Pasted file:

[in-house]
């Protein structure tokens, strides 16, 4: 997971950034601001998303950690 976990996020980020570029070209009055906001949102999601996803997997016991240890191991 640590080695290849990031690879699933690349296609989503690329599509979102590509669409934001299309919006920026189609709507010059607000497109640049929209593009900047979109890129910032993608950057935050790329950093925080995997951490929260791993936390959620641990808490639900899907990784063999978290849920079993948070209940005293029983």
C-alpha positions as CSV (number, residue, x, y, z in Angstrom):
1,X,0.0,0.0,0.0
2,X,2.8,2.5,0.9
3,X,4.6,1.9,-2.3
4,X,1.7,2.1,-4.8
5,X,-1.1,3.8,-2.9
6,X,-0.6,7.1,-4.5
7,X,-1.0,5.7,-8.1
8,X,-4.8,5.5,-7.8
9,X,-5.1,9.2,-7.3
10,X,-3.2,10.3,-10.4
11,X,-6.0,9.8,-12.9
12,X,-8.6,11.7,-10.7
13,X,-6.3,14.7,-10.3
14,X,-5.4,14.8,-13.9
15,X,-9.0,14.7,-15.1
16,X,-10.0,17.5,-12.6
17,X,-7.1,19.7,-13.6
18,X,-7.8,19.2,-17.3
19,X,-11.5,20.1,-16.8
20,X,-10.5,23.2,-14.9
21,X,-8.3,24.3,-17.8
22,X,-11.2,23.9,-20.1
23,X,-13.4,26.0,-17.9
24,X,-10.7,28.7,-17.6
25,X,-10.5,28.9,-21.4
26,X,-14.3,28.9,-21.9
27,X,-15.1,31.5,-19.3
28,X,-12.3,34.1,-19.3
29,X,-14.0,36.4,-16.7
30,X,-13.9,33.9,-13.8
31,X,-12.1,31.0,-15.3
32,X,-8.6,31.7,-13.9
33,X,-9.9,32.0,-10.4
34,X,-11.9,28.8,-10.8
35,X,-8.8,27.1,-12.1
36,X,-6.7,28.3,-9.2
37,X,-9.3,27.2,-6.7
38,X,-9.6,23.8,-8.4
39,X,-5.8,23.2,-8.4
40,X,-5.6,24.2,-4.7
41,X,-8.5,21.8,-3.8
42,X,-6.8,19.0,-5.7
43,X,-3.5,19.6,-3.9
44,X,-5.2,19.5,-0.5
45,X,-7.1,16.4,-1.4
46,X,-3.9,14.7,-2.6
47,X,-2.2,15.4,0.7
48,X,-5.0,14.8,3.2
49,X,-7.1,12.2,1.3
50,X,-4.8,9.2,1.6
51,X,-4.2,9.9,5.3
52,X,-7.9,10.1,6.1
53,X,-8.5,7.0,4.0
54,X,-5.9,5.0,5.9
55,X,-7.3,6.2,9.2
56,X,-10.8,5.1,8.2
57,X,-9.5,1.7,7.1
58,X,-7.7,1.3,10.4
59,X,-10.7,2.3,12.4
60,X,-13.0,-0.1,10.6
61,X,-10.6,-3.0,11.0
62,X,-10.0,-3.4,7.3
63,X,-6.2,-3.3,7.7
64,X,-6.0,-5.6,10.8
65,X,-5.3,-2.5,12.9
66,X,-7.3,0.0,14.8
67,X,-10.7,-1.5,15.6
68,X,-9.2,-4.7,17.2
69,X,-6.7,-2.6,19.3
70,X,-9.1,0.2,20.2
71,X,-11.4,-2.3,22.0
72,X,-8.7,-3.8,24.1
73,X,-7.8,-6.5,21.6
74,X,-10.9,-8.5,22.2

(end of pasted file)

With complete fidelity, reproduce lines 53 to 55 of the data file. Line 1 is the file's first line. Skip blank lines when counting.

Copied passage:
50,X,-4.8,9.2,1.6
51,X,-4.2,9.9,5.3
52,X,-7.9,10.1,6.1